First Impressions – Kekkai Sensen & Beyond

OP: “fake town baby” by Unison Square Garden

Kekkai Sensen and Beyond makes an interesting contrast with today’s other major sequel entry, Hoozuki no Reitetsu.  Both series feature new directors, and in the case of Hoozuki a new studio as well.  But only one of them seemed like a real uncertainty heading into the season, and it’s this show.  The director Kekkai Sensen lost is a true auteur, Matsumoto Rie – a woman whose visual style is so singular and became so identified with this franchise that her absence would seem to pose real challenges.  And in Takayanagi Shigeto we don’t have a replacement with the stature of Yoneda Kazuhiro – though I did like Takayanagi-sensei’s work with Dagashi Kashi way more than most did.

There’s another major difference of course, and it’s that Matsumoto-sensei made significant structural changes to mangaka Nightow Yasuhiro’s original – changes many (including myself) consider an improvement.  Nightow’s manga is a thrill ride and a masterpiece of imagination, but narratively undisciplined and kind of a mess.  As chaotic and frenetic as it is by design, Matsumoto’s season of Kekkai Sensen makes a lot more sense as a thematic whole than the manga does in my opinion.  So given all that, Kekkai Sensei is very much a director’s work – and there was valid reason to be concerned over whether Takayanagi could weave the same magic this time around.

One episode out of a 12-ep run isn’t enough to answer those concerns, of course.  But based on that one episode I think there’s every reason to feel reassured.  Takayanagi seems wisely to have stayed with Matsumoto’s visual and narrative style (read: barely controlled chaos), and not only that, he may just have the chops to pull it off.  There’s irony in a director who was ripped for making changes when adapting a manga taking over from another director who was praised for doing the same with a different one, but Kekkai Sensen and Beyond appears to have decided to be a sequel to the anime version of this series in main, and I think that’s a wise choice.

Like Matsumoto’s other series Kyousougiga (even better than Kekkai Sensen I would argue), Blood Blockade Battlefront is something to be experienced as much as watched.  It’s an assault on the senses in a good way, and this premiere is no exception.  It picks up with a story that would have felt right at home in the first season – Leonardo ends up babysitting the head of a presidential envoy (Horiuchi Kenyuu) who’s brokering a deal between humans and monsters, a head that’s being targeted by a psychopathic head collector named Durer.  There’s always been a healthy measure of self-pity to Leonardo’s character, who doesn’t really try to hide the fact that he never wanted to get caught up in all this weirdness, but it’s off the charts here as he was all set to enjoy his day off with his new “X Station”.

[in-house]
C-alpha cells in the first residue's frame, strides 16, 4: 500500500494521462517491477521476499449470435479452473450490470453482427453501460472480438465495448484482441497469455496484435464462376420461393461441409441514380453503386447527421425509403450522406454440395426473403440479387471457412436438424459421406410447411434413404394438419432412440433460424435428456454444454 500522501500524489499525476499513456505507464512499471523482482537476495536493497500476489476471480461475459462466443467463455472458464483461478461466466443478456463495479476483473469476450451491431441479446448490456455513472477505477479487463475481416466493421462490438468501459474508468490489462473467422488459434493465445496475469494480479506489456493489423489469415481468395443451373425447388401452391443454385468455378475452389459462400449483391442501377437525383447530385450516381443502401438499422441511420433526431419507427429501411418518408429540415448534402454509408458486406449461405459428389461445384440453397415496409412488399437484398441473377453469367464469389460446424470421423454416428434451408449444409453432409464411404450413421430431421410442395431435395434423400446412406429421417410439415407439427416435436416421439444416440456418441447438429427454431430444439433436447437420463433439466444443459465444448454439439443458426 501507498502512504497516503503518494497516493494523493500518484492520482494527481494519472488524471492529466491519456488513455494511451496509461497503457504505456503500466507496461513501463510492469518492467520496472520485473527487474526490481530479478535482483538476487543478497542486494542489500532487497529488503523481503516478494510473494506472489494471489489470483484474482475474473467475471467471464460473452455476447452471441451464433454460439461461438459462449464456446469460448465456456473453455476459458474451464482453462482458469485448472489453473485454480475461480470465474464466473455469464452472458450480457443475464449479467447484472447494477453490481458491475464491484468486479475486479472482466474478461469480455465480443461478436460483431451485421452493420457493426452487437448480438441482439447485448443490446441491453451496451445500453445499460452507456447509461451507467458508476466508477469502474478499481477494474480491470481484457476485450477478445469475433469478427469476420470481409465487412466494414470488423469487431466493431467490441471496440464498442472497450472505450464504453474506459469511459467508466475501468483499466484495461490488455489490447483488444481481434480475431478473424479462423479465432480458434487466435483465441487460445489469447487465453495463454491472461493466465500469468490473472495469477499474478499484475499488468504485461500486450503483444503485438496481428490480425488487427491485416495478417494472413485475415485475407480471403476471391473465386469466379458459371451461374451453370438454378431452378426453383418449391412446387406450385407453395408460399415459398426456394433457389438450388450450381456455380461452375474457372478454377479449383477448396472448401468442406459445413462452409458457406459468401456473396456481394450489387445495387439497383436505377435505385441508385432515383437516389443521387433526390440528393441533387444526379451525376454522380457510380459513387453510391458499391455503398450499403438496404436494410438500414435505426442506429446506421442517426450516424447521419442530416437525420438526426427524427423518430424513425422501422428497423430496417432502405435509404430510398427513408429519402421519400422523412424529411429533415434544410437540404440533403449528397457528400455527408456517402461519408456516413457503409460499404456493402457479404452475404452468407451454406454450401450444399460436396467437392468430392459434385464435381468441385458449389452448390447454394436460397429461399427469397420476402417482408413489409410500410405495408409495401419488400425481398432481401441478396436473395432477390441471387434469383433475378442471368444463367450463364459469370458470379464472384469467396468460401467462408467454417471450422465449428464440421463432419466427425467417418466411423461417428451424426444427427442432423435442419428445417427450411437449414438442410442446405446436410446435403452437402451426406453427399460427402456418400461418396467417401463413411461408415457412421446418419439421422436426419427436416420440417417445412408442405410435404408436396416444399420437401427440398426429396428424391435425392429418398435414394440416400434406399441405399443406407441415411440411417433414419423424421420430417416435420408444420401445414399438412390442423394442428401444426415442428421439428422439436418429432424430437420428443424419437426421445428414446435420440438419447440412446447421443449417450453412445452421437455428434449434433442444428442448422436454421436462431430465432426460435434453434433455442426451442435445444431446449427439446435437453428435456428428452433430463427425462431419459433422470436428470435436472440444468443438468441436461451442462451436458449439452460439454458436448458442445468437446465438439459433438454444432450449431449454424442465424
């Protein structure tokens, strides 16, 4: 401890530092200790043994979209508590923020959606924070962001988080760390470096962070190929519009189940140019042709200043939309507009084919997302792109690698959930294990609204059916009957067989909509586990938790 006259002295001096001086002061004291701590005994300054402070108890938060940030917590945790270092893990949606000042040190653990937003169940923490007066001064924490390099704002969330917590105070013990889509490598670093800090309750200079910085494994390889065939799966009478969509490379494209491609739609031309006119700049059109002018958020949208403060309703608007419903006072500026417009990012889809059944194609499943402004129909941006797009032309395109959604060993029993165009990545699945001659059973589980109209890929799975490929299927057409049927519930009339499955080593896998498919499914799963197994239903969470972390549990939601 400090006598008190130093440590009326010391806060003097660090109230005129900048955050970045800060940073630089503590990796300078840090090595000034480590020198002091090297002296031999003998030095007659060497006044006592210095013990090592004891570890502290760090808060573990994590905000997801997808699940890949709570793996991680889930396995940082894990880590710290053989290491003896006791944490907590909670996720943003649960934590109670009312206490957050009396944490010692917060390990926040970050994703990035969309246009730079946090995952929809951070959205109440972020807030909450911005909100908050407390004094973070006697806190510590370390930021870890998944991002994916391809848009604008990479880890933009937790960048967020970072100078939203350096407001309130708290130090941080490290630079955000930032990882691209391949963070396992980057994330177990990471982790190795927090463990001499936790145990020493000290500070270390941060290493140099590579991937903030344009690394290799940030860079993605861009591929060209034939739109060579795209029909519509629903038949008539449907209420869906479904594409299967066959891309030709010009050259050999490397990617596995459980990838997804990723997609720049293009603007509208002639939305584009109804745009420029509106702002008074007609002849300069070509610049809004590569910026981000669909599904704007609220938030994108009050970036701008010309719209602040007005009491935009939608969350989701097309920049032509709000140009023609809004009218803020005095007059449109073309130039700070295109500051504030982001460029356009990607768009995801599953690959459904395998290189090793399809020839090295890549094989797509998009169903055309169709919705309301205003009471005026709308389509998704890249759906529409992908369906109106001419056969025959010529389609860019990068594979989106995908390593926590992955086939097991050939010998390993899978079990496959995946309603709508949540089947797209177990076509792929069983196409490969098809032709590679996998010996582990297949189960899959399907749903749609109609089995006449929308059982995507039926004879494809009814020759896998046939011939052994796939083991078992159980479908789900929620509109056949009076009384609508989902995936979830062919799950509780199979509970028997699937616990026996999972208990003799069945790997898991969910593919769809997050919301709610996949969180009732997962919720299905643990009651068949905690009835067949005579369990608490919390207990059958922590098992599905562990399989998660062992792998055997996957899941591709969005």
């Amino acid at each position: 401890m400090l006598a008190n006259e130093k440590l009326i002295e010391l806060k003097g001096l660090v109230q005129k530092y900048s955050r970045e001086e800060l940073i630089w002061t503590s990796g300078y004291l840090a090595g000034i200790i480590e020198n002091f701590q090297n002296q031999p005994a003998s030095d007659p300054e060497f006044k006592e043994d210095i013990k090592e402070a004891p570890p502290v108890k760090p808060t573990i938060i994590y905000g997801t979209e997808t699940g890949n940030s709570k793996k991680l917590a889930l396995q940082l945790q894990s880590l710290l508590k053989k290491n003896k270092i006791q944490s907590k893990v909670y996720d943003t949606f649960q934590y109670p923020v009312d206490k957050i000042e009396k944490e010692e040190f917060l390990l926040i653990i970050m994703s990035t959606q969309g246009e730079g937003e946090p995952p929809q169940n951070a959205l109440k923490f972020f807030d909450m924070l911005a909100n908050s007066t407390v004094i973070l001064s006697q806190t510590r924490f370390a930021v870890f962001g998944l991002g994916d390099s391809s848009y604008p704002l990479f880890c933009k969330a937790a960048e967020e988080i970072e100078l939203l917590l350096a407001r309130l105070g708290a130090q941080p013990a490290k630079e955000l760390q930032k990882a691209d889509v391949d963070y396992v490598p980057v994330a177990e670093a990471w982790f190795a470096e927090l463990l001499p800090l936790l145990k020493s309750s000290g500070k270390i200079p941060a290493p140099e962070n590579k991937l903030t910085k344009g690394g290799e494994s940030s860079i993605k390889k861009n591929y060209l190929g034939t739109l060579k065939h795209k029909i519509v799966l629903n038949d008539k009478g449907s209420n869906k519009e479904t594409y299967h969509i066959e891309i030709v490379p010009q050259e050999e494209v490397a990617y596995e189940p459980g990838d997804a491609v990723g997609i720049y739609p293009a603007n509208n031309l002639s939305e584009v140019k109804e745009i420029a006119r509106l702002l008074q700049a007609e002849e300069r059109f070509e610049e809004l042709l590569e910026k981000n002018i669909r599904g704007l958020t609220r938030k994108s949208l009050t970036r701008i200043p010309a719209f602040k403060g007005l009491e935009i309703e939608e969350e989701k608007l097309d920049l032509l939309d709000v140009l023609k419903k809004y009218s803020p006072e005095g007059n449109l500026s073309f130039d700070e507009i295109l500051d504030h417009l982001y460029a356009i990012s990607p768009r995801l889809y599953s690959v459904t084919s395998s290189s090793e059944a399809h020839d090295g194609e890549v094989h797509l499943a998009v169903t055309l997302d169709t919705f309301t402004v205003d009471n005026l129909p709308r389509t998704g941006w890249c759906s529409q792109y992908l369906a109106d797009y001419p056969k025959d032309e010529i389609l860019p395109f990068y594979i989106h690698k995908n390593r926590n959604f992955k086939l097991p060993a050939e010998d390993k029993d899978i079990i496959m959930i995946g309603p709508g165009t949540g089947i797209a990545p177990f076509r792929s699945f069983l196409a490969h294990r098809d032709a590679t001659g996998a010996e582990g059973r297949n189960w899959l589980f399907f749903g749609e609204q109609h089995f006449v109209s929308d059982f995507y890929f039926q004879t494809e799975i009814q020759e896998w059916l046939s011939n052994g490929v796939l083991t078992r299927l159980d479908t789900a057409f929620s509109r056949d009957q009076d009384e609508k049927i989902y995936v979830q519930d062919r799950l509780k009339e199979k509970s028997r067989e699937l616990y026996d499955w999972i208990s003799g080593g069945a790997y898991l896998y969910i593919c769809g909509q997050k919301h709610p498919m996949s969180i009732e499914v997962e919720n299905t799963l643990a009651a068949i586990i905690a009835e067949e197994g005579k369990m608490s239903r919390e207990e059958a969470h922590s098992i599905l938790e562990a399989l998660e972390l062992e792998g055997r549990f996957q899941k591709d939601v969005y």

That this is kind of an arch-typical Kekkai Sensen premise (right down to a hilariously gross display of Femt’s mischief to kick it off) is no doubt an intentional means to ease us back into the frantic nature of the story.  It’s also a good way to reintroduce the large cast of LIBRA members, all of whom get involved in the attempt to keep Leonardo from getting killed (at least before he can get the envoy’s head safely to Federal Hall).  The best compliment I can pay Takayangi, perhaps, is that watching this premiere felt just the same to me as watching the first season.  There was no sense of anything being amiss.

Blood Blockade Battlefront is a strange sort of show.  It can be incredibly violent and incredibly flip at the same time (and it’s often flip about being violent).  The casual attitude towards death and destruction that it normally displays is a bit of a rope-a-dope, a way to bring down the guard of the audience so that when it goes serious and dark (which it invariably does several times a season) it can land haymakers on our unprotected chins.  I look forward to being knocked down a few times by Kekkai Sensen again this season, and to thoroughly enjoying the madness in-between – and based on the first episode, I think there’s a pretty good chance that’s going to come to pass.



  1. M

    I thought the transition was rather seamless and I’m glad to see the old gang get back together.

  2. s

    I dont understand manga readers negative reception to the anime adaptation of dagashi kashi; the goal of an adaptation IS TO ADAPT. The director thought it would be best to streamline the premise of the manga into an anime adaptation focused on the characters rather than explicitly focused on the gags. From a storytelling standpoint that was definitely the stronger decision; I dont get it. If you wanna argue that the show should been half-length rather than full episodes then sure, I can agree with that (as i myself believe that the show would work better in bit-sized chunks like the manga essentially is); but i dont think making the show focus a bit more on the relationship between Coconutsu and Saya a detriment to the series. Just make the show mostly half-length and dedicate full-episodes for certain moments in the series like Fumoffu did

  3. Preaching to the choir here. Except the half-length part – I enjoyed it as it was.

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